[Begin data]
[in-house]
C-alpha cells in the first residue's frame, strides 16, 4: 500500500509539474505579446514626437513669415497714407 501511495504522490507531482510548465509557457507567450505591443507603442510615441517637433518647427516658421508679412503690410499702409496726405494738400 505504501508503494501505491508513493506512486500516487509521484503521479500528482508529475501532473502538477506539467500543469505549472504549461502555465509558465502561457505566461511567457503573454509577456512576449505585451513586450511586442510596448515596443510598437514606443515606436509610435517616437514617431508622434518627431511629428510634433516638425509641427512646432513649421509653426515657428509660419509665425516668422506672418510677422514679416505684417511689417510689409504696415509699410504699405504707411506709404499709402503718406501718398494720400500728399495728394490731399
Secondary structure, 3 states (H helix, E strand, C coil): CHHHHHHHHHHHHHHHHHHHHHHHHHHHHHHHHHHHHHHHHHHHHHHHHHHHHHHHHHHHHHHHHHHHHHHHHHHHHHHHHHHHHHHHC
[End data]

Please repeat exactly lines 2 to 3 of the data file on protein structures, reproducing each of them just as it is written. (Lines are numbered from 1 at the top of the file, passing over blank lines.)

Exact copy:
C-alpha cells in the first residue's frame, strides 16, 4: 500500500509539474505579446514626437513669415497714407 501511495504522490507531482510548465509557457507567450505591443507603442510615441517637433518647427516658421508679412503690410499702409496726405494738400 505504501508503494501505491508513493506512486500516487509521484503521479500528482508529475501532473502538477506539467500543469505549472504549461502555465509558465502561457505566461511567457503573454509577456512576449505585451513586450511586442510596448515596443510598437514606443515606436509610435517616437514617431508622434518627431511629428510634433516638425509641427512646432513649421509653426515657428509660419509665425516668422506672418510677422514679416505684417511689417510689409504696415509699410504699405504707411506709404499709402503718406501718398494720400500728399495728394490731399
Secondary structure, 3 states (H helix, E strand, C coil): CHHHHHHHHHHHHHHHHHHHHHHHHHHHHHHHHHHHHHHHHHHHHHHHHHHHHHHHHHHHHHHHHHHHHHHHHHHHHHHHHHHHHHHHC